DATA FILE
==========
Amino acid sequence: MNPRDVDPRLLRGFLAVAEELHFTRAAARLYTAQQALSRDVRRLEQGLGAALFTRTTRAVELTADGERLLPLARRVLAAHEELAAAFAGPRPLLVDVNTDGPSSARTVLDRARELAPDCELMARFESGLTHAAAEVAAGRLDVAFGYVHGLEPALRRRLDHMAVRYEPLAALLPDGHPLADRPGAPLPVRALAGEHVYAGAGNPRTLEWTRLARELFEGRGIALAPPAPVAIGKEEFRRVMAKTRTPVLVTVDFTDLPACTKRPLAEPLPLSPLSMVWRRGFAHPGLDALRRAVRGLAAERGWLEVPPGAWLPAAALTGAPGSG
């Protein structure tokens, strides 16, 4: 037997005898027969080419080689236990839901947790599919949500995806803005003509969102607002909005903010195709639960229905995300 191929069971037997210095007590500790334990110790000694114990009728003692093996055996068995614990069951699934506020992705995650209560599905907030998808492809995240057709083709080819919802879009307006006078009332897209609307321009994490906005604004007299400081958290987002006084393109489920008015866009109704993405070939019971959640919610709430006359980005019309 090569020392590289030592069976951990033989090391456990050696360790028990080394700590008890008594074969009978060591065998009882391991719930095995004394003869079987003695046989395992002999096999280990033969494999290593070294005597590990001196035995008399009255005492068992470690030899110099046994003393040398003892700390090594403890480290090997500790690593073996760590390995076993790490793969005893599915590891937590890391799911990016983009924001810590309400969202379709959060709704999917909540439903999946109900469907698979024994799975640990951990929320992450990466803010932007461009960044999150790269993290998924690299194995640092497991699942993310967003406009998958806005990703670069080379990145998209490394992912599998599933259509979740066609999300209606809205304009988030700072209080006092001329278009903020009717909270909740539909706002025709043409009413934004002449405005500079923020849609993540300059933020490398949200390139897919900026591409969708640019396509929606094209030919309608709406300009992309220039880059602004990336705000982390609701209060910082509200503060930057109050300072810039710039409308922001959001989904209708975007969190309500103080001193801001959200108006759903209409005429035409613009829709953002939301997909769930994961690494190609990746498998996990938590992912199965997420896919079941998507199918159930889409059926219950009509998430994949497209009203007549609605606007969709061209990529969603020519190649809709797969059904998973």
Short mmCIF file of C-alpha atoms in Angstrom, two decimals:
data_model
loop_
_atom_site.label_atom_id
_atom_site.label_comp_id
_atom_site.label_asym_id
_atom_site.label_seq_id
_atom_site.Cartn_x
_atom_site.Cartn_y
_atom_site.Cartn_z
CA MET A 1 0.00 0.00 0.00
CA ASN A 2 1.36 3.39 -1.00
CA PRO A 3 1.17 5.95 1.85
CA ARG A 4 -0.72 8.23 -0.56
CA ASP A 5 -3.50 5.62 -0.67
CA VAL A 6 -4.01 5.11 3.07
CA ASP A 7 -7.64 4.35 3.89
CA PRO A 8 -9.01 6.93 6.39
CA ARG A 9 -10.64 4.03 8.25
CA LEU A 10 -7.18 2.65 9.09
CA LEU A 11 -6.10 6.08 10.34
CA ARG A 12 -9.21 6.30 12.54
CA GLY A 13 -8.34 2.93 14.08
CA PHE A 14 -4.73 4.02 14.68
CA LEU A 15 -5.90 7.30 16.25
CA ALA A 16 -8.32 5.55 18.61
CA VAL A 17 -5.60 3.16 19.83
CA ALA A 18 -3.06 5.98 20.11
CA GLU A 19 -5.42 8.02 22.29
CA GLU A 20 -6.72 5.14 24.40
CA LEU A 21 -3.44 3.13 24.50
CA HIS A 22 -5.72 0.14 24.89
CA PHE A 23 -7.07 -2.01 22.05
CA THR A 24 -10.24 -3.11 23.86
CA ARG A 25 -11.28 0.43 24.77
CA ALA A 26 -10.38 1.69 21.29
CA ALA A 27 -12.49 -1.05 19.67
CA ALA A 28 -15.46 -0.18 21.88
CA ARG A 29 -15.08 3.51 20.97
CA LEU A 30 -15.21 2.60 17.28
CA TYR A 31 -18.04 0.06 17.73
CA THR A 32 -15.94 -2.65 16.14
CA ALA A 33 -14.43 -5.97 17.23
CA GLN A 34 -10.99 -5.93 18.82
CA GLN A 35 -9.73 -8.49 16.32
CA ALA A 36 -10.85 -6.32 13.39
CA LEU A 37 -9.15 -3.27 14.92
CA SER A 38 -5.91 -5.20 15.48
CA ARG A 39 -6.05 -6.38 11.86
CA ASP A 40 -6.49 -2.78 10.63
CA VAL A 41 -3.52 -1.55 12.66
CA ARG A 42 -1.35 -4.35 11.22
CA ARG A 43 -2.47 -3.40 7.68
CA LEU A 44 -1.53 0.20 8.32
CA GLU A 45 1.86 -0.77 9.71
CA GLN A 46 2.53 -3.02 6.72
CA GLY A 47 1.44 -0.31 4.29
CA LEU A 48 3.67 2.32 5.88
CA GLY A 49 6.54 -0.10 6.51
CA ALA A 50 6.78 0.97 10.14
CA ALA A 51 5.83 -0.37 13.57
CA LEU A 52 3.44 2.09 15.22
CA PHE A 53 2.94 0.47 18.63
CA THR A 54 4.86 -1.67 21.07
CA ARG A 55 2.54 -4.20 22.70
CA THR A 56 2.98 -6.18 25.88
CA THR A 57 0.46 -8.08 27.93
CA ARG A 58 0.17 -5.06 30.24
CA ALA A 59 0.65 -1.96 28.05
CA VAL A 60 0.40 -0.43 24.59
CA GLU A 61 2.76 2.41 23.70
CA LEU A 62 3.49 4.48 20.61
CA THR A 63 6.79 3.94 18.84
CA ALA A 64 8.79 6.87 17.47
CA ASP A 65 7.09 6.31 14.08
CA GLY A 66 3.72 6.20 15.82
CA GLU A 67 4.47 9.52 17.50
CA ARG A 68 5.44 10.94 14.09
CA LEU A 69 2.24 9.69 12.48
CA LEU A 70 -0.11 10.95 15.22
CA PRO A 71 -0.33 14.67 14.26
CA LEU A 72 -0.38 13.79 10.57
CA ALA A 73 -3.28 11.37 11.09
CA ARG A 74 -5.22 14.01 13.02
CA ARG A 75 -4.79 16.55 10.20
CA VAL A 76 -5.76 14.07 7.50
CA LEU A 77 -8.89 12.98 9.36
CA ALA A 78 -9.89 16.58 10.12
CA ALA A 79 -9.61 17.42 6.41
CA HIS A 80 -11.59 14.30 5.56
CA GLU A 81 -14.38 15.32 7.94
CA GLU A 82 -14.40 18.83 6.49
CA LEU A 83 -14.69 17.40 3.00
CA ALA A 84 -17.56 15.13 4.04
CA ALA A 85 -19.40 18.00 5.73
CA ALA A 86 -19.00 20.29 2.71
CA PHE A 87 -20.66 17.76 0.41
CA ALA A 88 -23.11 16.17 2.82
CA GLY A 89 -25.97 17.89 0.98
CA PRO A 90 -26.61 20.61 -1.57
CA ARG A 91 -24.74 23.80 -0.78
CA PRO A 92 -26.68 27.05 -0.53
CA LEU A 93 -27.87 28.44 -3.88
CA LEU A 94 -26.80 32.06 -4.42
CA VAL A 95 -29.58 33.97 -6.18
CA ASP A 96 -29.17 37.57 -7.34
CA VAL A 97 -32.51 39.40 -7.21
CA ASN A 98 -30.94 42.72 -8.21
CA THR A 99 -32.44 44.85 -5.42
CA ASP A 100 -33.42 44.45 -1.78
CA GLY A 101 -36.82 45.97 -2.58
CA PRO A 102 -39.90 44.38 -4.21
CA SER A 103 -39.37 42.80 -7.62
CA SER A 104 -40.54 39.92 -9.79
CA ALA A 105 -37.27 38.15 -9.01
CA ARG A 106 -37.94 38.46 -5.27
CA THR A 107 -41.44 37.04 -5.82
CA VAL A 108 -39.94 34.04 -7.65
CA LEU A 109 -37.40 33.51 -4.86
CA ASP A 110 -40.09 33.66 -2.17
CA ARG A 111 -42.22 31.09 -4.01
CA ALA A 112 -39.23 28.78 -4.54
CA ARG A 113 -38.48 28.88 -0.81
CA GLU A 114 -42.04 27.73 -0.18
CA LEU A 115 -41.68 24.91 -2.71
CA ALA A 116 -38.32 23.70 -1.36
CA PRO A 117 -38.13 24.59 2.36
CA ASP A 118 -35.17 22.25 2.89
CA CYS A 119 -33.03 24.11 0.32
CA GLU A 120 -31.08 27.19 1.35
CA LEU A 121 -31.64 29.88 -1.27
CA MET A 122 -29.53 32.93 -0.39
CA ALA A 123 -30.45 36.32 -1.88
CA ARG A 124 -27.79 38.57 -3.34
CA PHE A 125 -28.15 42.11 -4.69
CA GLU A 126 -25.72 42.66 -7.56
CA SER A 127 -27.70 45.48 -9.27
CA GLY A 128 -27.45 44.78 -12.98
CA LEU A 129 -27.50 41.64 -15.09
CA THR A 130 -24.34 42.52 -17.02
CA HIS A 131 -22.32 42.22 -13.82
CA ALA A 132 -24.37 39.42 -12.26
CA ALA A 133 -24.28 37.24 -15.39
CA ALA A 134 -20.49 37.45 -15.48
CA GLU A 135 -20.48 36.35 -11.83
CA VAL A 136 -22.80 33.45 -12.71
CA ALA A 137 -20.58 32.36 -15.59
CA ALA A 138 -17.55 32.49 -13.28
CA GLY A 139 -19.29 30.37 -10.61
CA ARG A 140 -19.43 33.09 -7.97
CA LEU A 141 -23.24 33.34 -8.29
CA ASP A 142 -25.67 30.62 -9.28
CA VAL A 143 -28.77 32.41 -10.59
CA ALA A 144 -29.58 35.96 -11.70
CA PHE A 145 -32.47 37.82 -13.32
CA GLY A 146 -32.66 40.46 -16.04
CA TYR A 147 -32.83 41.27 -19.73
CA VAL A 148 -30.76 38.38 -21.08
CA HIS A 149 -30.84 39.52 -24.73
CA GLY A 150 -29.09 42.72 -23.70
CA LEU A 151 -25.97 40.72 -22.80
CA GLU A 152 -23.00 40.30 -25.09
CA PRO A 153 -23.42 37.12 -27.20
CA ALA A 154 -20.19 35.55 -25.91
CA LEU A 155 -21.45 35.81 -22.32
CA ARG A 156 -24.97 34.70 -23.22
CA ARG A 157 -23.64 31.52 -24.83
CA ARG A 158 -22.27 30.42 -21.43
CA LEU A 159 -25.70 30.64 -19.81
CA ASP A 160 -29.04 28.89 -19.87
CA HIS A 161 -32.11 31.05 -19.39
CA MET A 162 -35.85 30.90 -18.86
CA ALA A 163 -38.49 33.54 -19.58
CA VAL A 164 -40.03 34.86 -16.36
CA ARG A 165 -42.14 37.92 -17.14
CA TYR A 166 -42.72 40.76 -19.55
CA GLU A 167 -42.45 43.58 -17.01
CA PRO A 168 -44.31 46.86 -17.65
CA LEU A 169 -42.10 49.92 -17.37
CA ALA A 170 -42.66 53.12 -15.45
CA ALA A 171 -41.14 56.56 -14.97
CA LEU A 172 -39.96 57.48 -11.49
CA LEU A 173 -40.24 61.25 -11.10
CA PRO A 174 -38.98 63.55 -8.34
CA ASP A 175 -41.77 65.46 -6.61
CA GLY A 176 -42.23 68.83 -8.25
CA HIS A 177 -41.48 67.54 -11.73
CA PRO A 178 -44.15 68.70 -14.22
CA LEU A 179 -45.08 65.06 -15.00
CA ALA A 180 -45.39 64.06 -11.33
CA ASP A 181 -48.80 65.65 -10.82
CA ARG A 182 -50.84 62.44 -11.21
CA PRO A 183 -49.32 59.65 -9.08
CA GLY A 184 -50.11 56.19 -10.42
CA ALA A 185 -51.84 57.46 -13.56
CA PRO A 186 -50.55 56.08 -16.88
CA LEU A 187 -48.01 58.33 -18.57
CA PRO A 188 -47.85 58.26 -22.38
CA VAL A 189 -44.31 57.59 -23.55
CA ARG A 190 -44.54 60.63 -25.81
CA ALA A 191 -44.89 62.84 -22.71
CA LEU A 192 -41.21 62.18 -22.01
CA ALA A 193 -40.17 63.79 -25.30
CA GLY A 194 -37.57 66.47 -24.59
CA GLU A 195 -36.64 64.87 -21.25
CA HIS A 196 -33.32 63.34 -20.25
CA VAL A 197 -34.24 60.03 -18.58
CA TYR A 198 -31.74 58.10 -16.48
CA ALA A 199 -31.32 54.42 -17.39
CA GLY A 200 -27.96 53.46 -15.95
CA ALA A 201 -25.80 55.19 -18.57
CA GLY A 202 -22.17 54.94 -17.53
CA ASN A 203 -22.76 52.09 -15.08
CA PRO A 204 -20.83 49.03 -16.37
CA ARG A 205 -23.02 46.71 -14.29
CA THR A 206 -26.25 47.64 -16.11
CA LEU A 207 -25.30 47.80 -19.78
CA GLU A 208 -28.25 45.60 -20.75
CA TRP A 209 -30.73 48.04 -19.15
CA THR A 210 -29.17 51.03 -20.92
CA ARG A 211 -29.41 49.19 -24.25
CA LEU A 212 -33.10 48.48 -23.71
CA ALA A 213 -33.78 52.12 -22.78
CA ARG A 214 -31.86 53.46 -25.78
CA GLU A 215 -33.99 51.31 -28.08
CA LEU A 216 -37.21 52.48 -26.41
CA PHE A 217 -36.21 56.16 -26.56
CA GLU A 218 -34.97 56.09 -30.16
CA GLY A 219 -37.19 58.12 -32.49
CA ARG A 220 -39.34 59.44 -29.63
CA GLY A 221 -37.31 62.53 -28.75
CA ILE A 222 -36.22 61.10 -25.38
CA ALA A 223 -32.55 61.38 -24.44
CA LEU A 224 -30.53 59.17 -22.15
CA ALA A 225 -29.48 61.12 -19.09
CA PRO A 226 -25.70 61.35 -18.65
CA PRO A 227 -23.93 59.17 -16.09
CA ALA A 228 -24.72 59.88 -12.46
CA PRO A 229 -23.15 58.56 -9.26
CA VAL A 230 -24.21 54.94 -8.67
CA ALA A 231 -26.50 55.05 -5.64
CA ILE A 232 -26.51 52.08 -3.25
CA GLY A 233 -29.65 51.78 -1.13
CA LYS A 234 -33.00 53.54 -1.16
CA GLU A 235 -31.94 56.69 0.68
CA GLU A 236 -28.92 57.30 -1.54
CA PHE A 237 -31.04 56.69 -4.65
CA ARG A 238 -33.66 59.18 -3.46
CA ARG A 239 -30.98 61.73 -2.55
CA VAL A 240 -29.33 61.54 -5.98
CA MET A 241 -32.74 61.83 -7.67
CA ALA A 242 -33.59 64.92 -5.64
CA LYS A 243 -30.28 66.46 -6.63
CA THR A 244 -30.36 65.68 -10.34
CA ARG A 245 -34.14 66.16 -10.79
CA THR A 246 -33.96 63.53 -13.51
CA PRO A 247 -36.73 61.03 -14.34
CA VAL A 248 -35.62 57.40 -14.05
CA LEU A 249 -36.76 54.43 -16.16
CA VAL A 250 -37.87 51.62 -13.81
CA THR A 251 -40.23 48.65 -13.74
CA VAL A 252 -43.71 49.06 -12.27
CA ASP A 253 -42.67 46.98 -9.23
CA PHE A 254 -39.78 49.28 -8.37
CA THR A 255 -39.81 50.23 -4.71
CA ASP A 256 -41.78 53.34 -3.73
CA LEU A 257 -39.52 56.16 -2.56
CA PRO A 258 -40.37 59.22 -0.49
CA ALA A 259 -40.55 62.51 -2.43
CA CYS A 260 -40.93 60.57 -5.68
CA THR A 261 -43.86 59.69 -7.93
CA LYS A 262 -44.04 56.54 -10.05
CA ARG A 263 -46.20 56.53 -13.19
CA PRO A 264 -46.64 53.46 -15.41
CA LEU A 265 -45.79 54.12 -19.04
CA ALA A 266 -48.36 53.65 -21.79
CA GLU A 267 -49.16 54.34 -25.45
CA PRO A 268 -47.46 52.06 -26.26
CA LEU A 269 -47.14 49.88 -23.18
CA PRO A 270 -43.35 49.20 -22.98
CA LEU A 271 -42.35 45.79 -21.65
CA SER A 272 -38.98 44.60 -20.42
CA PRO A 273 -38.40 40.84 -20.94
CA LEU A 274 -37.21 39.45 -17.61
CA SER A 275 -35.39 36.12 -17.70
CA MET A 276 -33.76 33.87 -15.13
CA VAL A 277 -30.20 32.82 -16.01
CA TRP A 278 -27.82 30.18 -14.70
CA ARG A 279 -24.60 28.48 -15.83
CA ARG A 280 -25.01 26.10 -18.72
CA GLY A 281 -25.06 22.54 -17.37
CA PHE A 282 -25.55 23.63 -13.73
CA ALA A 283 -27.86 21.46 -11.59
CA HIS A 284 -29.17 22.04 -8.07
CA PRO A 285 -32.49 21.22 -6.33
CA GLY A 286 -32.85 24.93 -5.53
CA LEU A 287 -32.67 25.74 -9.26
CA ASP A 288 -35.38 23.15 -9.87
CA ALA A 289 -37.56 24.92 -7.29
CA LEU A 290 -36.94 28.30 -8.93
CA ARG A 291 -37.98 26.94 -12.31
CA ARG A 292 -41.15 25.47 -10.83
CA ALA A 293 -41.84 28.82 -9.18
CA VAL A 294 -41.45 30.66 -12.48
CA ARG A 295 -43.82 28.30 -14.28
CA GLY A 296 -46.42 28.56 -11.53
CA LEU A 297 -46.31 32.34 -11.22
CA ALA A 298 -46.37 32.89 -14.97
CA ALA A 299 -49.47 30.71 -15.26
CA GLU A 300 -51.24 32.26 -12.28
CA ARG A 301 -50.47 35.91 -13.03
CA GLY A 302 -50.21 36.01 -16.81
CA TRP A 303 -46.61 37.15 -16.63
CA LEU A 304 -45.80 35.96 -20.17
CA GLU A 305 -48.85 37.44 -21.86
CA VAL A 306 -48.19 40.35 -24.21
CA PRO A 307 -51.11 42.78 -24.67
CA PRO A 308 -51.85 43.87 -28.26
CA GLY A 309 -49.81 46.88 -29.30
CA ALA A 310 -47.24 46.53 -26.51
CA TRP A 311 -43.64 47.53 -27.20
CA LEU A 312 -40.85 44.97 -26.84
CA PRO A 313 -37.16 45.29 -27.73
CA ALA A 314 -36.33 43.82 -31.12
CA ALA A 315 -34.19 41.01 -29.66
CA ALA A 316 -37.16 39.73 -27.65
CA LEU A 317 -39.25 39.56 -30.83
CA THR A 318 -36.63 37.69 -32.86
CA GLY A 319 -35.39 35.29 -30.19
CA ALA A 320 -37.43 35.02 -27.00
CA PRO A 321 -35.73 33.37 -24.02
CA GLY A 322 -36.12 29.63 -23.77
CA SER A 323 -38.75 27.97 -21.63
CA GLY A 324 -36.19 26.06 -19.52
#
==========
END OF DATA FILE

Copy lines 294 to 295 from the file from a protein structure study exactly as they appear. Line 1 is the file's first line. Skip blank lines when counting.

CA PHE A 282 -25.55 23.63 -13.73
CA ALA A 283 -27.86 21.46 -11.59